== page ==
Just two weeks ago, we saw signs of official Android support for the Raspberry Pi 3, which would put the little single-board computer (SBC) almost on par with the likes of the Nexus devices. However, some more enterprising Android fans aren’t content just to sit down and wait for the announcement to drop. One such user is ric96, a.k.a. “Geek Till it Hertz”, who specializes in all types of fun and insane things to do with the Raspberry Pi. And it can’t get more fun or more insane than installing Android TV on the RPi 3 and then loading all sorts of emulators, which is exactly what ETA PRIME did.
Not that the Raspberry Pi is short on emulators. It is, after all, the computer that powers dozens of DIY projects and hacks that turn things into gaming devices, sometimes as a homage to extinct products. Those usually resort to software like RetroPie. Using the emulators found on Android, specifically Android TV, is a different story.
ETA PRIME took the unofficial Android TV port for the Raspberry Pi 3 for a spin and tried to do his favorite thing: playing emulated games. To demonstrate how smooth Android TV on the RPi 3 ran, of course. His first test stubject as a Nintendo 64 emulator which would be one of the more resource extensive emulators, at least compared to SNES or GameBoy emulators. Amazingly, he was able to squeeze out a constant 30 fps on Mario Kart 64. He does admit he clocked the RPi 3 up to 1.3 GHz instead of the normal 1.2 GHz, but that’s just about the modification he made to boost the RPi’s performance.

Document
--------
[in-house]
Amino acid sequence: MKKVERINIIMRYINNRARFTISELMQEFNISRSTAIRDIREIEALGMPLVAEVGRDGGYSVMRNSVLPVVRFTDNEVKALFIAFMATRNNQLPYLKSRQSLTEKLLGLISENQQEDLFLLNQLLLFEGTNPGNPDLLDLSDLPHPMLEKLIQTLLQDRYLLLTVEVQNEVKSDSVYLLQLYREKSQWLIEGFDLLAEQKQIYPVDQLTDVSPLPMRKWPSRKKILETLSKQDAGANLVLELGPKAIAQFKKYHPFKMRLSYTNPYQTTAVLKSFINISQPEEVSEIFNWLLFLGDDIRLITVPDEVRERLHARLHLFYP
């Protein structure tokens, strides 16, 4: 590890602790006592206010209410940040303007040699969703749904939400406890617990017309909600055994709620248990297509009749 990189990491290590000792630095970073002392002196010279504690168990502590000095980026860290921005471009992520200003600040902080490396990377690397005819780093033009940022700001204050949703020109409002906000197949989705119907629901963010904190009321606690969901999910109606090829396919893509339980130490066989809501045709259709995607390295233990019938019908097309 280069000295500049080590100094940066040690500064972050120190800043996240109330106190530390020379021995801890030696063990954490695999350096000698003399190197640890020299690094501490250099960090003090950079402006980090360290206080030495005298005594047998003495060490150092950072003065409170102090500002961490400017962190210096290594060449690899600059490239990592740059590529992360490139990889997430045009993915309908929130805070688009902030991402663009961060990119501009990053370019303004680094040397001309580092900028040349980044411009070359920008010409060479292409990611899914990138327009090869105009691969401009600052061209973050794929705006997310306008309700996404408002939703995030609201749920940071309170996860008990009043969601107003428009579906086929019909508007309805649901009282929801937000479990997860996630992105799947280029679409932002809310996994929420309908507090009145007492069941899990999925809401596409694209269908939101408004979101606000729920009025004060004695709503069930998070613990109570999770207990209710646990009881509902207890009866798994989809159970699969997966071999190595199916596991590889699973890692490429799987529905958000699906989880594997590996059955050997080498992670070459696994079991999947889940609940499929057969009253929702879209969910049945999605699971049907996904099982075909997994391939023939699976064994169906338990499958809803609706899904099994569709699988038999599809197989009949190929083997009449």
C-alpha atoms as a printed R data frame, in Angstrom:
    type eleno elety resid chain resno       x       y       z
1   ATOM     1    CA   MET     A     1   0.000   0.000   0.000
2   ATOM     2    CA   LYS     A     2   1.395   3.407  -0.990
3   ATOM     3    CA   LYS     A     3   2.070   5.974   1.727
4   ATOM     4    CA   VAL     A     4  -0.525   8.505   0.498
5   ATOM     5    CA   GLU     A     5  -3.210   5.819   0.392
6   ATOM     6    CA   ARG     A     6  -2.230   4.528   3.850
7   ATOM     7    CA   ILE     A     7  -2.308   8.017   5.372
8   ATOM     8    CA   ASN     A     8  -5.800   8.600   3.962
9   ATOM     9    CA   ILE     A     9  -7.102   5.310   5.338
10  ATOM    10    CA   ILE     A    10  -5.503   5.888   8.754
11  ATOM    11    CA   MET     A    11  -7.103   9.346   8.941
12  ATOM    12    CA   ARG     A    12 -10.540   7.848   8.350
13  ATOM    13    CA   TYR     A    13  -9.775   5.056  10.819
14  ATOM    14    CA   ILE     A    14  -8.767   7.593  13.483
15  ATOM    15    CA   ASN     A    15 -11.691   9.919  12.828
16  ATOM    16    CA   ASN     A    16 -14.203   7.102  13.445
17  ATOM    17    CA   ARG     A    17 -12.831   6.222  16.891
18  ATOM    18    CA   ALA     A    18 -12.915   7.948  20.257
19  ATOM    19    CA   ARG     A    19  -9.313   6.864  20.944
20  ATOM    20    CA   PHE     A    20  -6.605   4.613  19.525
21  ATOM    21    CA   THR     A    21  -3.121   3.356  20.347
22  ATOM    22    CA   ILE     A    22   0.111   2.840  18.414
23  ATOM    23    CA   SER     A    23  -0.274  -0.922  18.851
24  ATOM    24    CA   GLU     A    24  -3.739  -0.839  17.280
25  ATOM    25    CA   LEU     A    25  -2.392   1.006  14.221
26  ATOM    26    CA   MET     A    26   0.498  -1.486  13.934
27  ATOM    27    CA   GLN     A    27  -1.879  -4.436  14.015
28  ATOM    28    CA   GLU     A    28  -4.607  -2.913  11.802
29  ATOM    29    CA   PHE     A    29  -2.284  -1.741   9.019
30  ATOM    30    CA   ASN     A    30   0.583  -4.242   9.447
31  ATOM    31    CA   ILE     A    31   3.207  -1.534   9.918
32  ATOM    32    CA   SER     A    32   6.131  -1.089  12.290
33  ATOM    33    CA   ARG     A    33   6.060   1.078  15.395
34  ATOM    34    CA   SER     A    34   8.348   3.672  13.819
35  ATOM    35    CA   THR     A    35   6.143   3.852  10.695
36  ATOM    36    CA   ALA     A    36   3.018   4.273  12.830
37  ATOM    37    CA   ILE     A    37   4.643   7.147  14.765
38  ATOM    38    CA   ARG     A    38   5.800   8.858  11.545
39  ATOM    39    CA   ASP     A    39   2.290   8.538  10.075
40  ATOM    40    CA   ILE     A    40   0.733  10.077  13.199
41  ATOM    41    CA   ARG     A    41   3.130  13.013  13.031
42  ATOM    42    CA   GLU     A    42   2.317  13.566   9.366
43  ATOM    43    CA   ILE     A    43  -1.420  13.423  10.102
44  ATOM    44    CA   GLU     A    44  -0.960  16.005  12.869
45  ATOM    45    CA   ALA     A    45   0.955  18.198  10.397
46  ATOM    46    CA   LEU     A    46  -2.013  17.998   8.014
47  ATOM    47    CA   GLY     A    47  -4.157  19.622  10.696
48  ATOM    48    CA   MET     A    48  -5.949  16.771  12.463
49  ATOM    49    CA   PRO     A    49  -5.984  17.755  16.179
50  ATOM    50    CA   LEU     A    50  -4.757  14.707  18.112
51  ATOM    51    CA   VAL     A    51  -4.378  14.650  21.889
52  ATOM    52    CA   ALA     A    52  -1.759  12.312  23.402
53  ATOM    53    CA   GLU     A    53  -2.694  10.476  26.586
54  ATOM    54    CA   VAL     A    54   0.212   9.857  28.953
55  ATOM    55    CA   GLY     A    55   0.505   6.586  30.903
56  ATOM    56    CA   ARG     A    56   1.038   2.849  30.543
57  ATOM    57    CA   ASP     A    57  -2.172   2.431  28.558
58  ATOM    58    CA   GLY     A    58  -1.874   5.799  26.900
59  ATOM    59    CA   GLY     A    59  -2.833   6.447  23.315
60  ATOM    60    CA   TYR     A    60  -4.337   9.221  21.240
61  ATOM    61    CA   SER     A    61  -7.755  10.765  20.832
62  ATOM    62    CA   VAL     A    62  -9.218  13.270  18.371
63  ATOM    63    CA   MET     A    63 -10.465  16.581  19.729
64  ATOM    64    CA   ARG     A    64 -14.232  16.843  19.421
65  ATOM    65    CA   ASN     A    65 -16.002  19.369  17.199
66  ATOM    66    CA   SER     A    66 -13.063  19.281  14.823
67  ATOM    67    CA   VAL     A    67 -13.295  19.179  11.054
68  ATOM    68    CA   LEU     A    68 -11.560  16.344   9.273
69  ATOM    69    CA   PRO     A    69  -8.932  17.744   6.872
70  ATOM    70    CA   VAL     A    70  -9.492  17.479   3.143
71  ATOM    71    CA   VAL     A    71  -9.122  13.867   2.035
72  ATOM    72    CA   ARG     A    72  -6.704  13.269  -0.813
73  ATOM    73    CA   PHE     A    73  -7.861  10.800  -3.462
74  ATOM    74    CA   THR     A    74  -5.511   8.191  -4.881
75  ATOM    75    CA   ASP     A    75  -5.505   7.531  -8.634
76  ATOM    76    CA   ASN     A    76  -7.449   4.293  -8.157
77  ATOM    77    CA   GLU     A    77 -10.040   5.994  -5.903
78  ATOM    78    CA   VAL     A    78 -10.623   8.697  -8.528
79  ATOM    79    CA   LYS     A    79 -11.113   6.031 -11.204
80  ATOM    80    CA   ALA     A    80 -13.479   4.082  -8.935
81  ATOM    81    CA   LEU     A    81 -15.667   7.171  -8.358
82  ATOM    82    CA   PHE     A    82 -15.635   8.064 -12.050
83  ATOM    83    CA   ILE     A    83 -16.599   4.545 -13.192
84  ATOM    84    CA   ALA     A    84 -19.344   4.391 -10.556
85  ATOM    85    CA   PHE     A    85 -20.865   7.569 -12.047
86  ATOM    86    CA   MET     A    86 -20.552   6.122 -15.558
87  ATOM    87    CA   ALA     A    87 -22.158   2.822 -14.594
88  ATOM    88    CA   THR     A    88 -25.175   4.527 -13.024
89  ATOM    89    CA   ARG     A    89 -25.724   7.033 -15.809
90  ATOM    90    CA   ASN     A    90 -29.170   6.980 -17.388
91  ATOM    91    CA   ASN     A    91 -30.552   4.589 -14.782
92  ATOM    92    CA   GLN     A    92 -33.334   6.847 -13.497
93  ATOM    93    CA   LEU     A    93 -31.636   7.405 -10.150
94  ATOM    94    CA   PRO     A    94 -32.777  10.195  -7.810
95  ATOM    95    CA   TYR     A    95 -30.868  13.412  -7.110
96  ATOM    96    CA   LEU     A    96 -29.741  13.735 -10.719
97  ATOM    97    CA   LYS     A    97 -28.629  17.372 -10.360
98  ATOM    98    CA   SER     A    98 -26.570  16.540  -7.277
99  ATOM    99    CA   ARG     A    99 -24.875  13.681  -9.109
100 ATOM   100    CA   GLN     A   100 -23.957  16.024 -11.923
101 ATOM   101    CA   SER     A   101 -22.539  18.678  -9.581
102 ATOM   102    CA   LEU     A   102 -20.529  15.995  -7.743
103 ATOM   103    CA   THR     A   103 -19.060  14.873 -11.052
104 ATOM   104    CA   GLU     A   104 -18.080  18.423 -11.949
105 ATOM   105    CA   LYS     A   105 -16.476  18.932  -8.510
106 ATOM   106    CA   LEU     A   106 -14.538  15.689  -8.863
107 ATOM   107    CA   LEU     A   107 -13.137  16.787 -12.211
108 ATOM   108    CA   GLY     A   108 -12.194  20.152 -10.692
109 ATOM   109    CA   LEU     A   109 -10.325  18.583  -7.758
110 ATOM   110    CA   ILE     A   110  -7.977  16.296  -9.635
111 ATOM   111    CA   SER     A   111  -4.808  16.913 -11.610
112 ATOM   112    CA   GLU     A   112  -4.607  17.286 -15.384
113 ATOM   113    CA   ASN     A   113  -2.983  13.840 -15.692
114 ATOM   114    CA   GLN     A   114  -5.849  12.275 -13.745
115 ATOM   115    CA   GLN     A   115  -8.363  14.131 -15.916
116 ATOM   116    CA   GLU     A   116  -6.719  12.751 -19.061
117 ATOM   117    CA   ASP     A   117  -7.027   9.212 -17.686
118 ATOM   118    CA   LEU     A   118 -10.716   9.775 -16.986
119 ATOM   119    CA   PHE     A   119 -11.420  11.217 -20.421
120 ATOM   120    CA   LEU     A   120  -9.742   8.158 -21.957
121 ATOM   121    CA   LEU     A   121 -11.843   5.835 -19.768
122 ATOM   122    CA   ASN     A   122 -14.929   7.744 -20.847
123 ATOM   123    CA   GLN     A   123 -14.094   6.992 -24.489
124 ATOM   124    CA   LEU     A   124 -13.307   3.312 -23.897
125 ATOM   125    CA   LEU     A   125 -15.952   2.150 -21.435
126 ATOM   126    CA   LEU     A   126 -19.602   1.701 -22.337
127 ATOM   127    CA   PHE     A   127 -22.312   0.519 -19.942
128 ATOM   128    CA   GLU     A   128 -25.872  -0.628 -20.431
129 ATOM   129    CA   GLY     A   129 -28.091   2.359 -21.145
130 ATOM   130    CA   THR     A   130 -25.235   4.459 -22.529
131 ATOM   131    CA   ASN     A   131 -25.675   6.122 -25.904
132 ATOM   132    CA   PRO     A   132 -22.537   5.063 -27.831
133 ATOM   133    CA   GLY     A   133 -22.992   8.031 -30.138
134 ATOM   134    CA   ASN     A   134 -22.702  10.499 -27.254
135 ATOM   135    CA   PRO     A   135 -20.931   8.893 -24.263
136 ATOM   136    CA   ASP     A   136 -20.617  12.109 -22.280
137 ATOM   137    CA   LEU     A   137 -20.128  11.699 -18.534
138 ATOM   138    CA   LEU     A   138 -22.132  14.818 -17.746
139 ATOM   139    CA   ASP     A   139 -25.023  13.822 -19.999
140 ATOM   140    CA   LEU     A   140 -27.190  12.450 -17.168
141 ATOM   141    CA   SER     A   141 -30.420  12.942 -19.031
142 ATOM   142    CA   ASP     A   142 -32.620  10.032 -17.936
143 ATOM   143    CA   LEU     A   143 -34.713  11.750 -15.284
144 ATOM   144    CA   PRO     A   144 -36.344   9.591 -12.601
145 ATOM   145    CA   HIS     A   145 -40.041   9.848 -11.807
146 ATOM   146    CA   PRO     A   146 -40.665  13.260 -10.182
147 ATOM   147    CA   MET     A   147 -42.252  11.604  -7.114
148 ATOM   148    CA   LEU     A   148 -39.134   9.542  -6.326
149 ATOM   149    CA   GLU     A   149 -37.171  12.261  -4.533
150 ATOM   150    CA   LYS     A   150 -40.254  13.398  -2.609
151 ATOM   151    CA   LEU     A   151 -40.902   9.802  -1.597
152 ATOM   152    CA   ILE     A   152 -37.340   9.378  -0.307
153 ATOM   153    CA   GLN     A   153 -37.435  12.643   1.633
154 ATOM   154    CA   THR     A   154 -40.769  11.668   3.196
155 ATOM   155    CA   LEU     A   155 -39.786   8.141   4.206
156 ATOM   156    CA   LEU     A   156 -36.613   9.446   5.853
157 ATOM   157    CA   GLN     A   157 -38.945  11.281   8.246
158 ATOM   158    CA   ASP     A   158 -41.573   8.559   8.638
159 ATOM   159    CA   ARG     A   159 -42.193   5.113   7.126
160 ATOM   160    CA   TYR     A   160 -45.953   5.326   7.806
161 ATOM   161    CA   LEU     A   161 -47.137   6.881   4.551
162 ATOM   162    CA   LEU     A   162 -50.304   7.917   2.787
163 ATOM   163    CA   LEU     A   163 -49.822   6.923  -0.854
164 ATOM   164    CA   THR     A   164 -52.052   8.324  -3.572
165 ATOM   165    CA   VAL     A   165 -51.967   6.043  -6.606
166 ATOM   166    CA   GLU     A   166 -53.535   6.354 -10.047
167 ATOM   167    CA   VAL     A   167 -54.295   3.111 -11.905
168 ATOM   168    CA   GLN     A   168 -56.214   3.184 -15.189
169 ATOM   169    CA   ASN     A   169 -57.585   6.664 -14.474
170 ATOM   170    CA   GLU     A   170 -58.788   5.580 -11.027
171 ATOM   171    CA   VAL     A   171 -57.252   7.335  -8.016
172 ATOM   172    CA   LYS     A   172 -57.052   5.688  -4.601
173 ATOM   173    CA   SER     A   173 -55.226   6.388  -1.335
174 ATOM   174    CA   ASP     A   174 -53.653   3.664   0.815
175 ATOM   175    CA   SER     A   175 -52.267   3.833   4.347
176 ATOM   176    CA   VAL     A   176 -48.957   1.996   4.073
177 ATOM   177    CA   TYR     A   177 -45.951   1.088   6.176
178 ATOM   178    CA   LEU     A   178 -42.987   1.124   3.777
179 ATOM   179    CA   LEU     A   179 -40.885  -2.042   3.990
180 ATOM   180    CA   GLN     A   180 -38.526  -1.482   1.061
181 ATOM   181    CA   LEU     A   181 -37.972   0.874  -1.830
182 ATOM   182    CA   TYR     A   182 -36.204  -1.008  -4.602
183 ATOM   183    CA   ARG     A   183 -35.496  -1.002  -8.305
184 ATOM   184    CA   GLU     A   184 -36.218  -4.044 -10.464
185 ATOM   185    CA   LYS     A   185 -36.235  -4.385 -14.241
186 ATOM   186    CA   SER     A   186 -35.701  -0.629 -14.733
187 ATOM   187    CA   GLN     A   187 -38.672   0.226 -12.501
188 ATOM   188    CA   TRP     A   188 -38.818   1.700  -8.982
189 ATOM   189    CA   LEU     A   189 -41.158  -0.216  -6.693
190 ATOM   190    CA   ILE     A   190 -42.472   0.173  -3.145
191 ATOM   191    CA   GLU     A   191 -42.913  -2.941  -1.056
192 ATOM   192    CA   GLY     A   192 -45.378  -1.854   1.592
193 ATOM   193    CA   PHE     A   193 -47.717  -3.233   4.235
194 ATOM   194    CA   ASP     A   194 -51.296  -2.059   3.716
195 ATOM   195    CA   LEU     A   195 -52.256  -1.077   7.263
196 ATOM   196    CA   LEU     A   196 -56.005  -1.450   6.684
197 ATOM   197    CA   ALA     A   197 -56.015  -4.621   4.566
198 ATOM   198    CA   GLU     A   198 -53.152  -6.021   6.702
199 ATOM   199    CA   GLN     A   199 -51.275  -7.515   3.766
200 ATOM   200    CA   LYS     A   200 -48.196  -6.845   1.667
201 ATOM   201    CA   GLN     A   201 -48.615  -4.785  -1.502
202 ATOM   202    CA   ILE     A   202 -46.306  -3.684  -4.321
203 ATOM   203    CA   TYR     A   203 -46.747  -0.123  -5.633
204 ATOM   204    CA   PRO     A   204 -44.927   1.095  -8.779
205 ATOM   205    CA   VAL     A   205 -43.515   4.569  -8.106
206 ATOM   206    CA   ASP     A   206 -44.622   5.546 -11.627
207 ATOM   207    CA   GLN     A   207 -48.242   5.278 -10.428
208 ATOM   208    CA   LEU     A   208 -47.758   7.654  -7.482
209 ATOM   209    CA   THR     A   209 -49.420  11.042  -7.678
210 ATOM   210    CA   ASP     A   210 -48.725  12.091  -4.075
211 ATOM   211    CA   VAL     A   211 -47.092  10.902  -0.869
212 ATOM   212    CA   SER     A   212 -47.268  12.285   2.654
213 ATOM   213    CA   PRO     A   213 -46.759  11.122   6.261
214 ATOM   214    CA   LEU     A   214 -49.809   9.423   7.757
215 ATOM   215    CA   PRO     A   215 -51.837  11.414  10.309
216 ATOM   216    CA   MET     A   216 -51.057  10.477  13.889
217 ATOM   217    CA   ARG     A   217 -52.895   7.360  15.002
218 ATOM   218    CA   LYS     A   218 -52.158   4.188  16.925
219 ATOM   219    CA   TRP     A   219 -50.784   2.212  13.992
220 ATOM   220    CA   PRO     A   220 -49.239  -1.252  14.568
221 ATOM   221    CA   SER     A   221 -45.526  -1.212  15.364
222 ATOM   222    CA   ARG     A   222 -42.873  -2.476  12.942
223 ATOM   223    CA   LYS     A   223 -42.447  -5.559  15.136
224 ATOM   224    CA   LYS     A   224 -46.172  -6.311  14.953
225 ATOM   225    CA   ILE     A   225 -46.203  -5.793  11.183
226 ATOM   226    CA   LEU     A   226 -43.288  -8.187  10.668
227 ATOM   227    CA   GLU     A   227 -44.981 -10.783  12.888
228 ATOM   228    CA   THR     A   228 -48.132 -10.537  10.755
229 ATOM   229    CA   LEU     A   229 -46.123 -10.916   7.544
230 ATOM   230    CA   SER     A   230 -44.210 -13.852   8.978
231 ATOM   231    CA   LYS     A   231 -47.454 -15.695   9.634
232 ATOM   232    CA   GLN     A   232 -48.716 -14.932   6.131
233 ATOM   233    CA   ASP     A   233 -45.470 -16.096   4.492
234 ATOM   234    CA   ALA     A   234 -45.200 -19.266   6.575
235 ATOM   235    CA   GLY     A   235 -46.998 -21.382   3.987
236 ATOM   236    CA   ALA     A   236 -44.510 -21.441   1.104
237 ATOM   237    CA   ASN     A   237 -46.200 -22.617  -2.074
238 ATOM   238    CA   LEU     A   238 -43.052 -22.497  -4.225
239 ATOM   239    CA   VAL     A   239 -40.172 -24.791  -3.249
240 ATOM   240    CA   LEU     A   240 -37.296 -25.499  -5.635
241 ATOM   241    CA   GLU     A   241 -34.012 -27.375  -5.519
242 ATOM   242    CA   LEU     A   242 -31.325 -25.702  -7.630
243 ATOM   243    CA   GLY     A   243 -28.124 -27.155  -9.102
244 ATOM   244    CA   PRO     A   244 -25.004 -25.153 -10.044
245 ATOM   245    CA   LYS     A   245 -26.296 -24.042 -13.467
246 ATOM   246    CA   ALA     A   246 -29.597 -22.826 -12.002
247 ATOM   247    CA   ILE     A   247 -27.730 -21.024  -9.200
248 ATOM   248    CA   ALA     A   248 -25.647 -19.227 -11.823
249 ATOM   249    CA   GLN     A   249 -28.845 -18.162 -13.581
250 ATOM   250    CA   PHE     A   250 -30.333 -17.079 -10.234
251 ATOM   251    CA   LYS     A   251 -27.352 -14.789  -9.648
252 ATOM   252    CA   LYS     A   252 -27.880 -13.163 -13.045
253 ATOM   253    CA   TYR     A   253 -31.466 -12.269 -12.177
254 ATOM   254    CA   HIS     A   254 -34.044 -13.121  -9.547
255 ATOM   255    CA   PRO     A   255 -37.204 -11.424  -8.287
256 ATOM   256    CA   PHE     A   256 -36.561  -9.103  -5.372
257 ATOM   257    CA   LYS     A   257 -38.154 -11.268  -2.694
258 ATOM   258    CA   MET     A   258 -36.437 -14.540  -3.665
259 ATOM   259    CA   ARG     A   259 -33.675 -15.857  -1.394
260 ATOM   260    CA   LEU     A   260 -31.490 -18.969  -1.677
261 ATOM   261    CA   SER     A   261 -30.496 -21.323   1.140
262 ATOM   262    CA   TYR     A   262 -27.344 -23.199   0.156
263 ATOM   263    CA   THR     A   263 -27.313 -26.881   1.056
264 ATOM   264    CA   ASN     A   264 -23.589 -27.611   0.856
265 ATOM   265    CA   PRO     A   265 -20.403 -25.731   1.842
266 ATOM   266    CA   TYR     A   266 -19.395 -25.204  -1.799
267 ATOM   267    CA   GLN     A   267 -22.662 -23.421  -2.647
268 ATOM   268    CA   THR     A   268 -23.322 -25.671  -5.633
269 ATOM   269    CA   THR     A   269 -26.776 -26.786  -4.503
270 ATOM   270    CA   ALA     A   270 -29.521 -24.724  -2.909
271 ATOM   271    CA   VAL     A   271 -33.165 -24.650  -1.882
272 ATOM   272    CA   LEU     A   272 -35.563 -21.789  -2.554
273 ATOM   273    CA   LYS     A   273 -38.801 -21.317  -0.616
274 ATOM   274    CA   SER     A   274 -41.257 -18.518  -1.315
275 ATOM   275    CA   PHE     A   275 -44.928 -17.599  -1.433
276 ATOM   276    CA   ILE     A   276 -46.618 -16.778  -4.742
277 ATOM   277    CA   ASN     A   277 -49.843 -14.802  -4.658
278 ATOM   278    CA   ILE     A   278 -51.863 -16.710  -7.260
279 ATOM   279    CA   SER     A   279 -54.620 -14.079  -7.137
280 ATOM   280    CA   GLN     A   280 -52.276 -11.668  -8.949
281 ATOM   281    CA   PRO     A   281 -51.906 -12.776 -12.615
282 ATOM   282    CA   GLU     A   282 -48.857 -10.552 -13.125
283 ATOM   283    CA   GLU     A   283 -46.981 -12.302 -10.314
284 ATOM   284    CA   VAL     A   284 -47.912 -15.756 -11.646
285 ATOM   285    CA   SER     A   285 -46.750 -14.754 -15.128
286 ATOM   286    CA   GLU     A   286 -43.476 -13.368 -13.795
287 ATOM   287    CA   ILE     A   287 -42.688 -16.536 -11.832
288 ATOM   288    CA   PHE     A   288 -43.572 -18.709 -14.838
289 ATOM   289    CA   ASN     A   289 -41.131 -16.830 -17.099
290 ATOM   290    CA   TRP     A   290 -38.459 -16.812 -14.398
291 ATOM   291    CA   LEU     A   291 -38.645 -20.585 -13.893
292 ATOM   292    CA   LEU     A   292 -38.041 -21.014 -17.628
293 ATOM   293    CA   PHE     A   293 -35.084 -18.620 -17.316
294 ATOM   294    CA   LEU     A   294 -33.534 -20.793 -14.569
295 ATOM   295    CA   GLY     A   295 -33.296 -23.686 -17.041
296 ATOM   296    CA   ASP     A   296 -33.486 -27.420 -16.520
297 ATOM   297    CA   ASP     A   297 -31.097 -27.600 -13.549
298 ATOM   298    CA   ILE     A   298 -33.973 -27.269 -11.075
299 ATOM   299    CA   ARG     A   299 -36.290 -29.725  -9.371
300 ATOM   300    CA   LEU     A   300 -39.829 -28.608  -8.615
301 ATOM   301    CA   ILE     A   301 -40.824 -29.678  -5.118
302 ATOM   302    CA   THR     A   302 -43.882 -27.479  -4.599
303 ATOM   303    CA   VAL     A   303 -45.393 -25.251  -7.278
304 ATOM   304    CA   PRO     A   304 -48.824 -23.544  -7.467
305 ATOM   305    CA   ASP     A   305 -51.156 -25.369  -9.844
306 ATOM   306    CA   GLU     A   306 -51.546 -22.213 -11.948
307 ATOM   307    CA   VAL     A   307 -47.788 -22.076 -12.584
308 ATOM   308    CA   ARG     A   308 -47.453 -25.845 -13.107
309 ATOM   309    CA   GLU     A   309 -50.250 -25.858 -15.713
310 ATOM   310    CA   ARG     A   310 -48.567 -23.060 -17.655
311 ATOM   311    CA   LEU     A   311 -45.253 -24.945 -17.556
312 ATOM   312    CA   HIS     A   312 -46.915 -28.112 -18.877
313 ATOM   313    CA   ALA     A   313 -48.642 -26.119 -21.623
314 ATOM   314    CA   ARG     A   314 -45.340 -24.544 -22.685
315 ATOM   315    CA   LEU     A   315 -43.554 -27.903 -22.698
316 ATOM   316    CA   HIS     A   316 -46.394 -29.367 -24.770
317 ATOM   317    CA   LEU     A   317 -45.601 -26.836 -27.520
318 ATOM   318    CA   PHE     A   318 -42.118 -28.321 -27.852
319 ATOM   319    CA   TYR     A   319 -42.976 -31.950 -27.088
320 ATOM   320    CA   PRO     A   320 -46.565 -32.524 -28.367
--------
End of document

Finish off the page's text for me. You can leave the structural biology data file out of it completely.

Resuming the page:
The port isn’t perfect yet and there are a few rough edges that need to be smoothed out soon. For one, there seems to be a need for a keyboard every now and then to navigate out of a menu. Android TV should be entirely controllable with a gamepad. Apps also can’t access external storage devices yet, though that one is mostly attributed to an Android 6.0 Marshmallow limitation.
Since it’s still not clear what Google will do with the Raspberry Pi 3 support in its codebase, this unofficial Android TV ROM is the closest you’ll get so far. And so far, it’s good, according to those testing it. It can even run Netflix so you won’t be stuck with games only.